• Depreciation (10.)

Upstream freight transport (12.)


  • Business travel (13.): seminars, sales trips, client visits…
  • Visitor and client transport (16.)
  • Employee commuting (22.)

It’s clear that upstream emissions are numerous and diverse, covering a much broader range than the simple Scopes 1 and 2, which concern:

  • Fixed combustion sources
  • Mobile combustion sources
  • Non-energy processes
  • Fugitives
  • Biomass (soils and forests)
  • Electricity consumption
  • Steam, heat, cold consumption.

Gaz CO2

Downstream emissions

Downstream emissions are a bit more challenging to calculate as they mainly concern the consumer’s use of the product and/or service. Here are the different Scope 3 subcategories and what they entail.

There are 6 emission sources, which can be divided into 3 typologies:

Downstream freight transport and distribution (17.)

End of life:

  • Waste (11.)
  • End-of-life of sold products (19.)


  • Use of sold products (18.)
  • Downstream franchising (20.)
  • Downstream leasing (21.) The 16th category is called “other indirect emissions” and includes anything not covered in the other 15 Scope 3 emission sources.

The 16th category is called “other indirect emissions”, and covers everything not included in the other 15 Scope 3 emissions items.

Today, we are increasingly aware that waste is one of the major issues in the fight against global warming. Recycling is not always the best ecological solution, especially in the digital sector.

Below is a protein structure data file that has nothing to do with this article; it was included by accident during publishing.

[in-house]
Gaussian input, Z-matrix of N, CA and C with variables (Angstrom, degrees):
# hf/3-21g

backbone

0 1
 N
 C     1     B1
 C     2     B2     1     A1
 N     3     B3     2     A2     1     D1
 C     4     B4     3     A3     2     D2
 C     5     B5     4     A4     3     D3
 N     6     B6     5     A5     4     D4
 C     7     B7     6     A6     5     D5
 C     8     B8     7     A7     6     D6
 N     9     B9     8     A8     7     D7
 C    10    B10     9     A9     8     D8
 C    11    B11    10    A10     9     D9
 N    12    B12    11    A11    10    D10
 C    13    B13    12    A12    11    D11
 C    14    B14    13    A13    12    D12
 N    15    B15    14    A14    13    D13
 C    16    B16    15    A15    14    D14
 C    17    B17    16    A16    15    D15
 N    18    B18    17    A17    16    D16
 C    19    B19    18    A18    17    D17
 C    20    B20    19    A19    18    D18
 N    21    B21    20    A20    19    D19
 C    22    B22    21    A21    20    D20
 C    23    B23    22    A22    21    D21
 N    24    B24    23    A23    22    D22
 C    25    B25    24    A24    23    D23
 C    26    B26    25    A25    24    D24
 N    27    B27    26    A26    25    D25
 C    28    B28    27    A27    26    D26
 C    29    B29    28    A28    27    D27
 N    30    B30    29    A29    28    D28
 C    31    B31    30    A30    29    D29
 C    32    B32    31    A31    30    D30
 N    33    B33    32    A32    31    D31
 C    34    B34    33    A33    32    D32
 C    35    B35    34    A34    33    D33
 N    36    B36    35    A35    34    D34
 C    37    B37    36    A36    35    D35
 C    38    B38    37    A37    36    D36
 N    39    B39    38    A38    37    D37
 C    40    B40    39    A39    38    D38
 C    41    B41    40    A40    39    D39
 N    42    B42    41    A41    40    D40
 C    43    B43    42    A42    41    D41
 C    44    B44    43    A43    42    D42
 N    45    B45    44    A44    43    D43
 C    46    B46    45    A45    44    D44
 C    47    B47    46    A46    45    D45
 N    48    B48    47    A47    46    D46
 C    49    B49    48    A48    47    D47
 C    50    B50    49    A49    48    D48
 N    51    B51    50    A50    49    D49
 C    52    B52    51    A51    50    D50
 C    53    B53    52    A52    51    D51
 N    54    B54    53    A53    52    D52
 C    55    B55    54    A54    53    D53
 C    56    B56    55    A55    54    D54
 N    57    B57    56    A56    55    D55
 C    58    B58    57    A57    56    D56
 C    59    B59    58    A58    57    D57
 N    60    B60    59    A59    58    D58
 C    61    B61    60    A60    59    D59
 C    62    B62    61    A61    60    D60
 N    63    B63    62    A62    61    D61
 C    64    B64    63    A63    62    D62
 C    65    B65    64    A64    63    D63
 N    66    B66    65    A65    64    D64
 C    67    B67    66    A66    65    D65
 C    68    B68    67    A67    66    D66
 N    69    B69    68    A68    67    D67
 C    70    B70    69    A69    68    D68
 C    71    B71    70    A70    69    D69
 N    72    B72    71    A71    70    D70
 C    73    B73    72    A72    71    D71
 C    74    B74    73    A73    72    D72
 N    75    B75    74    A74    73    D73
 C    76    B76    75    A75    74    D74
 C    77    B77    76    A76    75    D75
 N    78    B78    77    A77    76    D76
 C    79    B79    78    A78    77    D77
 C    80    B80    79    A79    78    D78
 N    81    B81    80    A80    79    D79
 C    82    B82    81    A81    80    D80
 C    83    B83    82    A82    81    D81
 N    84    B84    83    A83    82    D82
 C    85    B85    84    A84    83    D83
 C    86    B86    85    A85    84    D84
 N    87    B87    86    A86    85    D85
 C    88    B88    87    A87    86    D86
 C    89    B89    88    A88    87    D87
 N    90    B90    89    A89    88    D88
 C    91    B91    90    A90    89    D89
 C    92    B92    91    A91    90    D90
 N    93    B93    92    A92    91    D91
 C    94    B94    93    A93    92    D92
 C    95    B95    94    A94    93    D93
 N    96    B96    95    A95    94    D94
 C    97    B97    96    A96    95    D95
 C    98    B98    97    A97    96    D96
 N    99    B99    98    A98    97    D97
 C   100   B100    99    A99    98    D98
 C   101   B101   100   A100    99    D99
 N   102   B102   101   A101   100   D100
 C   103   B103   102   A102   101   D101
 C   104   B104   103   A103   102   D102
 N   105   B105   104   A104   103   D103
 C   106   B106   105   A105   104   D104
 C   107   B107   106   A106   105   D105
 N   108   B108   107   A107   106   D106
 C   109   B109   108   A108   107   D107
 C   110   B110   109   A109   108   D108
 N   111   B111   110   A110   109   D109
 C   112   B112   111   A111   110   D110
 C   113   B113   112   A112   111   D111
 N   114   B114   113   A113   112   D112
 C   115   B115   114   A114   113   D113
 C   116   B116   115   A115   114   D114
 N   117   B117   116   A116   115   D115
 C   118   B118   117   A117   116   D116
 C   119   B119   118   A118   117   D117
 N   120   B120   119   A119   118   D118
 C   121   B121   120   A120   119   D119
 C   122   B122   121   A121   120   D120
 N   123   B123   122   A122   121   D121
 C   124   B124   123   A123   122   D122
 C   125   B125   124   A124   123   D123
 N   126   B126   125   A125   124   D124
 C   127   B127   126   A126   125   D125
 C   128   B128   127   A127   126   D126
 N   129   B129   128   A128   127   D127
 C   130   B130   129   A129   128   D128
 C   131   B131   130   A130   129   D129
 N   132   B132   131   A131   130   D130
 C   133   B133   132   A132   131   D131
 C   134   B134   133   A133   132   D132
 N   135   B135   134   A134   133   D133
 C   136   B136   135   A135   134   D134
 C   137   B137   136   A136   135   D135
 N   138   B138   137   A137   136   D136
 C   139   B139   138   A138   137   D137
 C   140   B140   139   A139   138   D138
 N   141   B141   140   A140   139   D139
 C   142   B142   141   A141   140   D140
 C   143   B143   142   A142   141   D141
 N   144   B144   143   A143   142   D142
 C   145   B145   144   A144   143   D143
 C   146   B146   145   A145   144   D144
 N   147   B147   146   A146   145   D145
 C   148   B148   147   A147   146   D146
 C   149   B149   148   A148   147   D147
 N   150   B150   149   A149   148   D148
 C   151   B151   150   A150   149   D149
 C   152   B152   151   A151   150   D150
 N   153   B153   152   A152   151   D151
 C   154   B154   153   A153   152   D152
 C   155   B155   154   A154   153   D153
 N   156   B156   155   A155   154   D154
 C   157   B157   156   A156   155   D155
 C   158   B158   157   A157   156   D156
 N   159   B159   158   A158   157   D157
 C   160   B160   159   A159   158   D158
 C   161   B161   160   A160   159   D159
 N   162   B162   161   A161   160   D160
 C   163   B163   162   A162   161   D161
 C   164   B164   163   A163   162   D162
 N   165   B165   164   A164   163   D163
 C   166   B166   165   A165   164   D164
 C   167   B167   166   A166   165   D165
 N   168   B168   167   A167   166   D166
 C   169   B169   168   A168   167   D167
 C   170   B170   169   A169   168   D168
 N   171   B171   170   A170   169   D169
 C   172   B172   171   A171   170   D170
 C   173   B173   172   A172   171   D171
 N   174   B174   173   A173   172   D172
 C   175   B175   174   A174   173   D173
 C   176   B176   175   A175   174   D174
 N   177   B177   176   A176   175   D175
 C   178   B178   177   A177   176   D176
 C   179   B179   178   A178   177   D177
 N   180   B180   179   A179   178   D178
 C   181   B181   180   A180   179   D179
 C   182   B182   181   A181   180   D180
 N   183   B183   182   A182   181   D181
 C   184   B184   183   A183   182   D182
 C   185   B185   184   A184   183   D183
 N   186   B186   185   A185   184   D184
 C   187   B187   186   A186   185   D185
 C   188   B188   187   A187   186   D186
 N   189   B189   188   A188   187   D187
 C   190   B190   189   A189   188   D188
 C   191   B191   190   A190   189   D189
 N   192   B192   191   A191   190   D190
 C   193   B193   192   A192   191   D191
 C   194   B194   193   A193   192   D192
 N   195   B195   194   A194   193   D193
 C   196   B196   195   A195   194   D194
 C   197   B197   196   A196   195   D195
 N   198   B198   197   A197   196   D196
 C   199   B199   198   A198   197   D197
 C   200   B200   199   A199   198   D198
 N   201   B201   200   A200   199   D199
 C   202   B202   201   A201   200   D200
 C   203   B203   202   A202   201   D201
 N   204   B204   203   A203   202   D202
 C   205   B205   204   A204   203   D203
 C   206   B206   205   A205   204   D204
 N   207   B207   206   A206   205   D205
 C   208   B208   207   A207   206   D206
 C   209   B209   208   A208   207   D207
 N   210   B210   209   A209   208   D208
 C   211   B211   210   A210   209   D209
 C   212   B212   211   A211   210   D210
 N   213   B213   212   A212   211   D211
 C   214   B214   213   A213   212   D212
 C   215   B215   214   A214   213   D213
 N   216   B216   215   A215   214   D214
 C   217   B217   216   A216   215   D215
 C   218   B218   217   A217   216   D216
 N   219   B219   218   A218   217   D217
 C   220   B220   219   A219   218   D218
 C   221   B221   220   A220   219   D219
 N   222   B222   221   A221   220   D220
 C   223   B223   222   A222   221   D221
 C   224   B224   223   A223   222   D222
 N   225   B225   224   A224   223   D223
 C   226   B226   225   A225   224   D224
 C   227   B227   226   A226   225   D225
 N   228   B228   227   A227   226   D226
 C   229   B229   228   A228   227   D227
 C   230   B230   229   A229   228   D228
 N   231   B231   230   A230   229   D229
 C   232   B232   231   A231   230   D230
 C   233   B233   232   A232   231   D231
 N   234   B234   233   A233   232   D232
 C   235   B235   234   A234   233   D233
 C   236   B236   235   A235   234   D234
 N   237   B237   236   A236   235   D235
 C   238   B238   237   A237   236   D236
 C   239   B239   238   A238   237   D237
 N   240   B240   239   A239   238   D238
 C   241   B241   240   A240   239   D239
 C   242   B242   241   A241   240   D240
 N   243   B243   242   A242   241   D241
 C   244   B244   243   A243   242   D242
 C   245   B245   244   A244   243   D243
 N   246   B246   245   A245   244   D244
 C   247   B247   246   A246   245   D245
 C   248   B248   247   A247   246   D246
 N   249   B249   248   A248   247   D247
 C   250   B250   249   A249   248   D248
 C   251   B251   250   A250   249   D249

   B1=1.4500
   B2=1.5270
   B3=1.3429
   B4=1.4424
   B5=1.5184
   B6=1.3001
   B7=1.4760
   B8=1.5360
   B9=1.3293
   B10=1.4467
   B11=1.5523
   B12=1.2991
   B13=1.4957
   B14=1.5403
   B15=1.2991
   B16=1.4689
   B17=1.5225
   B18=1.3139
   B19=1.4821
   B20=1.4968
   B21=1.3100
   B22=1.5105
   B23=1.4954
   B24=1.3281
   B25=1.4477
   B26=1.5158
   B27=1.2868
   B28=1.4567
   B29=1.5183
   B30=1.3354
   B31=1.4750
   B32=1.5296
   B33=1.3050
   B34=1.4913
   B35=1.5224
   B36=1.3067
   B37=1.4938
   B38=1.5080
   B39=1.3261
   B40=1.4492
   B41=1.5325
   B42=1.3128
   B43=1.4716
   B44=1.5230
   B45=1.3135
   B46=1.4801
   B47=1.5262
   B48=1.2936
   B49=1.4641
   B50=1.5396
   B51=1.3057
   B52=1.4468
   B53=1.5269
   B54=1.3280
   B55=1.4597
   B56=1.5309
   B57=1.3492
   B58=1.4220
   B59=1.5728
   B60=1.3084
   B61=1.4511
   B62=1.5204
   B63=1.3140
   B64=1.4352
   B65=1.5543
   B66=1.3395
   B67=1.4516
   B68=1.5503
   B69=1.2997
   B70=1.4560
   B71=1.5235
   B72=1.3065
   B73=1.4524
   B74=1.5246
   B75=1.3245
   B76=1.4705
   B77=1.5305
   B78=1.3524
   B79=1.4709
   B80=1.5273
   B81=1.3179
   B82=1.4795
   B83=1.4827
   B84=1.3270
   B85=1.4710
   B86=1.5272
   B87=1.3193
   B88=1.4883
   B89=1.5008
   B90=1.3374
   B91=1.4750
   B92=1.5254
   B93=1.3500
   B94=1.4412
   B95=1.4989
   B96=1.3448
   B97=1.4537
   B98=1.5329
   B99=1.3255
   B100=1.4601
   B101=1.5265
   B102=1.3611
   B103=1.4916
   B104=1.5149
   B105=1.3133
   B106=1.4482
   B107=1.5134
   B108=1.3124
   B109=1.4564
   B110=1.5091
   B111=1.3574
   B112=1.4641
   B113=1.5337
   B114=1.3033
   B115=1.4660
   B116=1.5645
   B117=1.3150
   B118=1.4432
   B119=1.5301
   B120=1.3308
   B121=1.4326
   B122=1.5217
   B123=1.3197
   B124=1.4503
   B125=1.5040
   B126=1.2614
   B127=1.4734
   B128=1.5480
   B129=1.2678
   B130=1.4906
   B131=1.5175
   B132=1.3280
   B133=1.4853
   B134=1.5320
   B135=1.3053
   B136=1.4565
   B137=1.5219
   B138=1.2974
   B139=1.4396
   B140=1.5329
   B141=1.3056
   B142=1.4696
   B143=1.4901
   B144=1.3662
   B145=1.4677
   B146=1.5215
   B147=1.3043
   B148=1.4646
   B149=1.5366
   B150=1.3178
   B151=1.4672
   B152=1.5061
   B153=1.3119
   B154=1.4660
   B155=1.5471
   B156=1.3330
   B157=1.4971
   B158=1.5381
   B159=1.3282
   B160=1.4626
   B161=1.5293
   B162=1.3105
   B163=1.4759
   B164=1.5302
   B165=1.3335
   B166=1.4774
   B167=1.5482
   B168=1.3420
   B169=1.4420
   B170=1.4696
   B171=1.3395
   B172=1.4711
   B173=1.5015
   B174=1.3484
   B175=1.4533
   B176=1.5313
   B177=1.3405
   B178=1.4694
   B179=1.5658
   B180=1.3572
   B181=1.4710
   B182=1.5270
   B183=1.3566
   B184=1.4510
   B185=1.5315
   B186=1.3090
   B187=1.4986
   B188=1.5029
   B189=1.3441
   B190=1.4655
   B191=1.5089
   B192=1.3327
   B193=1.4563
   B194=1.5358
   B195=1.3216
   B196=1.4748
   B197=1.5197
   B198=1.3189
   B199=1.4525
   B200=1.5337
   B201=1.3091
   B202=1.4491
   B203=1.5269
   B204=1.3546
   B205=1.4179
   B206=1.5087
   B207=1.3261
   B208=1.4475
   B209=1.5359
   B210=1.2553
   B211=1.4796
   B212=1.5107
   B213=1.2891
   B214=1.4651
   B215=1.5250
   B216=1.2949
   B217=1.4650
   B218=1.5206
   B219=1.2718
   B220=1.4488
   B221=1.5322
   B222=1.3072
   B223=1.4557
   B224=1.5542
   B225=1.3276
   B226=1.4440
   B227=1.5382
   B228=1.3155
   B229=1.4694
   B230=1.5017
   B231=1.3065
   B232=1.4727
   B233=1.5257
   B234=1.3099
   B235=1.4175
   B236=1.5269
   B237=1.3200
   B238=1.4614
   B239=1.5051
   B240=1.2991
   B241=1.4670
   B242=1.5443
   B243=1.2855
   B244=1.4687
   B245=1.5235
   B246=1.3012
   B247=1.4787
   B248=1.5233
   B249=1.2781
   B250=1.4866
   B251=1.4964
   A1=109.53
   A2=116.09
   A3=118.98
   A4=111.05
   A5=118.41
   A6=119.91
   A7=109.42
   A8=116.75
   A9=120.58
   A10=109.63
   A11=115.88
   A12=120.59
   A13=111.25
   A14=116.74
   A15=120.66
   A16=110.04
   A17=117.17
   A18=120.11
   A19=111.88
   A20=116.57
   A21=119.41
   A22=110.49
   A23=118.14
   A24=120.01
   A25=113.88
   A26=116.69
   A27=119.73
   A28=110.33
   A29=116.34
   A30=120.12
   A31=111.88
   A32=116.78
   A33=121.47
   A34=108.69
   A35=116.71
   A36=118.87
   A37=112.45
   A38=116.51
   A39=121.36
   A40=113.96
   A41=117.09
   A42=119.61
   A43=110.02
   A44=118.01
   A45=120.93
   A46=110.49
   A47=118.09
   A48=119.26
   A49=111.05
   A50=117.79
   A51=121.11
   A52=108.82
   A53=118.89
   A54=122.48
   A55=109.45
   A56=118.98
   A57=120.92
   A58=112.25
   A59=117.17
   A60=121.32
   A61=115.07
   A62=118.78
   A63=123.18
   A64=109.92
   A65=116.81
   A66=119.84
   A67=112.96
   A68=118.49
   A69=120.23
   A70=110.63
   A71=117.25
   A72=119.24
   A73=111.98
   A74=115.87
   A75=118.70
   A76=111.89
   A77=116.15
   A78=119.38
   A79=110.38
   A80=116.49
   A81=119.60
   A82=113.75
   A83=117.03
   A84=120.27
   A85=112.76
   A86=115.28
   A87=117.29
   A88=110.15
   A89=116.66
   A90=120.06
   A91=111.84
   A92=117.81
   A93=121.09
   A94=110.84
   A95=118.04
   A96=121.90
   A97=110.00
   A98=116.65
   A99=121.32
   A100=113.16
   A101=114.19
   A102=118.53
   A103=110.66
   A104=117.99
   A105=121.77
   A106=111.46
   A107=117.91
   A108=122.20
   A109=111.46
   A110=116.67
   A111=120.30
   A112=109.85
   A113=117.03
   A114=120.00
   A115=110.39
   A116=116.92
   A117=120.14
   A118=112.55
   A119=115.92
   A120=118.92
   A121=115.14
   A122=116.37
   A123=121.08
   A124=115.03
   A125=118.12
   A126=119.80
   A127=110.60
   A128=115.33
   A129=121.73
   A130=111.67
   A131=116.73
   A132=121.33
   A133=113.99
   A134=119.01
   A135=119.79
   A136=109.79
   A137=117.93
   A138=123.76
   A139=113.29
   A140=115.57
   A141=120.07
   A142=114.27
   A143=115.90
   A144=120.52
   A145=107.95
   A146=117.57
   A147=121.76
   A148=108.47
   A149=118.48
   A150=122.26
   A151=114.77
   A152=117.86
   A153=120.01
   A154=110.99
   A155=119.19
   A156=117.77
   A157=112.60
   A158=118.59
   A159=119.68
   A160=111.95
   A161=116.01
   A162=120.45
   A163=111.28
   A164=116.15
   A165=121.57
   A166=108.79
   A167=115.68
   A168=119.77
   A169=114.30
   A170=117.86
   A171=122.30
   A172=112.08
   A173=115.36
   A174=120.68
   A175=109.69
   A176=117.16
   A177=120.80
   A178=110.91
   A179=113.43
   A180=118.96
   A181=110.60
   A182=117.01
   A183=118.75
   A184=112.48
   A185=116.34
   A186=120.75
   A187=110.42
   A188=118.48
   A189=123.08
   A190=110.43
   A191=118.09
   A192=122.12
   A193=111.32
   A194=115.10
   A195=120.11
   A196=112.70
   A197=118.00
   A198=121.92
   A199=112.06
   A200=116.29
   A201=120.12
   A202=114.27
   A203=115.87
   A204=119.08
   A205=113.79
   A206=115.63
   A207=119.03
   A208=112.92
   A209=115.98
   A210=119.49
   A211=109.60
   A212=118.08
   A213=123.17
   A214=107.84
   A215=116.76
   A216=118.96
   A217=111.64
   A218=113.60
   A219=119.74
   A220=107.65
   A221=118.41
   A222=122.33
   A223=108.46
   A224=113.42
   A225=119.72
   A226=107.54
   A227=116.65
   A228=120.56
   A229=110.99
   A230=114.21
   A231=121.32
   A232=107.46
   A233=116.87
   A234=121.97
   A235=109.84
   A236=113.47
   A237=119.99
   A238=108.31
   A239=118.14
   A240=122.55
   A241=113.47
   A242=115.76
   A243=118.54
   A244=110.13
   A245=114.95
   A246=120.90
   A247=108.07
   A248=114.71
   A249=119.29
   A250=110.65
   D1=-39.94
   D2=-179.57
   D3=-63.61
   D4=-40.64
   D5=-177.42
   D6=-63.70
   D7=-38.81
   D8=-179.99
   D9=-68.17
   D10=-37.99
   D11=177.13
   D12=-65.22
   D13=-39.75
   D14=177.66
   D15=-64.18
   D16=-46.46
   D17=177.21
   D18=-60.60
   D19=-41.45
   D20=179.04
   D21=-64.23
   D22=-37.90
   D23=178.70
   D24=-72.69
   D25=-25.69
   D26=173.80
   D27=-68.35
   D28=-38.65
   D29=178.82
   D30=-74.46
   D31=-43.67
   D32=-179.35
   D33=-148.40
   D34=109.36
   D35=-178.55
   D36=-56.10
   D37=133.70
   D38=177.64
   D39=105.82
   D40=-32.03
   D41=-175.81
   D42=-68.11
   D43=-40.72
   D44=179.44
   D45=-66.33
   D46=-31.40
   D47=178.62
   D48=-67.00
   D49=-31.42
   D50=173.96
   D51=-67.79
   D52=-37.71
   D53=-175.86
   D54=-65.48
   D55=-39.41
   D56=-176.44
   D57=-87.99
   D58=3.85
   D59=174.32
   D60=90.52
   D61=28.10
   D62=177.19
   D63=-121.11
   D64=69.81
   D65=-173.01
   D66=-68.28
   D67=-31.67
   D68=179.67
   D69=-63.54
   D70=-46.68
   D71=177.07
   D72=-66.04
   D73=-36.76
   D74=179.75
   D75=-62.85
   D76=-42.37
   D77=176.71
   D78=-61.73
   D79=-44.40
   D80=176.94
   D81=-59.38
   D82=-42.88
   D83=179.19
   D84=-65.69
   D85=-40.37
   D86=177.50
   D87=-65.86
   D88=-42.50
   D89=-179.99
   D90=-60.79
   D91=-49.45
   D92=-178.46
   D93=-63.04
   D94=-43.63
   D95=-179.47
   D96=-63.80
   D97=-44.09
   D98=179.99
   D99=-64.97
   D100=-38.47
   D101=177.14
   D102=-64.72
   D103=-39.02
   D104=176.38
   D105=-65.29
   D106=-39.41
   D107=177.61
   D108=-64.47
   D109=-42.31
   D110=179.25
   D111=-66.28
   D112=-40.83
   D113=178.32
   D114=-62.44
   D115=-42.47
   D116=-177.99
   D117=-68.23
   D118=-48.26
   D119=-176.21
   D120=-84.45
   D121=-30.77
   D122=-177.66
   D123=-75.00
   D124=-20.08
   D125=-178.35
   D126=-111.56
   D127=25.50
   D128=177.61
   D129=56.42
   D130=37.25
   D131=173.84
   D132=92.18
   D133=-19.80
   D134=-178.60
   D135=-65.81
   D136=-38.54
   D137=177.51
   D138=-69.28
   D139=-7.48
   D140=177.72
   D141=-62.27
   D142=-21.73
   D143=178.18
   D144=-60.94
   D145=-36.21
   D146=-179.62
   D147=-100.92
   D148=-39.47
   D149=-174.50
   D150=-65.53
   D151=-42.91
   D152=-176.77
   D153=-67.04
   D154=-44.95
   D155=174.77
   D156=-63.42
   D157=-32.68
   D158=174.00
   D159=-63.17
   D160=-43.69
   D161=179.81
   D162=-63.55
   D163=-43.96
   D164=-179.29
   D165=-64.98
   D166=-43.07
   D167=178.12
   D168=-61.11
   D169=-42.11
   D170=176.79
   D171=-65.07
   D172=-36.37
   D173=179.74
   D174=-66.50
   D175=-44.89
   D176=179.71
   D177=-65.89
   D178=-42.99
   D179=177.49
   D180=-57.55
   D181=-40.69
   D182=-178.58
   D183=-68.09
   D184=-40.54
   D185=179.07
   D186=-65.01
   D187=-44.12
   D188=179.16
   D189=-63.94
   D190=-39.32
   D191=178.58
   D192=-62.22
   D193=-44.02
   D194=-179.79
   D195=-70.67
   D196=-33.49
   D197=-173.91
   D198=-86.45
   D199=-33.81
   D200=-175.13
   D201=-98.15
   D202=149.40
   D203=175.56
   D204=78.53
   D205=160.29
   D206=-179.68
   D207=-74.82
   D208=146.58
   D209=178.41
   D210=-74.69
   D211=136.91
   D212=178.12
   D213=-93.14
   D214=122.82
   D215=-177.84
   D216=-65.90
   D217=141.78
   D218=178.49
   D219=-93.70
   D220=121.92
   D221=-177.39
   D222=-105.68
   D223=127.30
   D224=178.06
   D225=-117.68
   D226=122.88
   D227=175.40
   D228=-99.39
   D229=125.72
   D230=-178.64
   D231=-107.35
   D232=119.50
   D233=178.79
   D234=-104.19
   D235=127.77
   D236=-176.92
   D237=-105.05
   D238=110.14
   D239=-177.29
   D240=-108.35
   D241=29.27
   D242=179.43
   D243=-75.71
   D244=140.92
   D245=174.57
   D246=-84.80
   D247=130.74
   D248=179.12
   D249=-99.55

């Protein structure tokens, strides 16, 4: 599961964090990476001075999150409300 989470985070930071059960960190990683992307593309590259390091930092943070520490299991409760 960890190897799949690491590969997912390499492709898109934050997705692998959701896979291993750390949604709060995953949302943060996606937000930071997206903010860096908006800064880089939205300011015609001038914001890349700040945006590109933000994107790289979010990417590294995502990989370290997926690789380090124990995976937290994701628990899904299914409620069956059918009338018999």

Who is affected by Scope 3?

Scope 3, strictly speaking, is not mandatory for anyone, not even for companies and organizations subject to the legal obligation of conducting a Bilan Carbone every 3 years.

Since the Grenelle II law of 2012, this situation applies to:

  • Companies with +500 employees; +250 for Overseas Departments;
  • Territorial communities with +50,000 inhabitants;
  • Public establishments with +250 staff members.

Only Scopes 1 and 2 are mandatory when these companies and organizations conduct carbon accounting for their emissions. In most cases, companies that choose to include Scope 3 in their accounting scope do so to demonstrate their commitment to ambitious climate change efforts.

Challenges of calculating Scope 3

Calculating one’s entire carbon footprint is difficult, and there are numerous data points to consider. Yet, it’s important to account for this third scope to comprehensively understand the impact of organizational activities.

A significant omission

Failing to consider all upstream and downstream emissions across the value chain benefits some. Since Scope 3 covers a vast majority of CO2 emissions, omitting it results in a very incomplete view of one’s impact and GHG balance.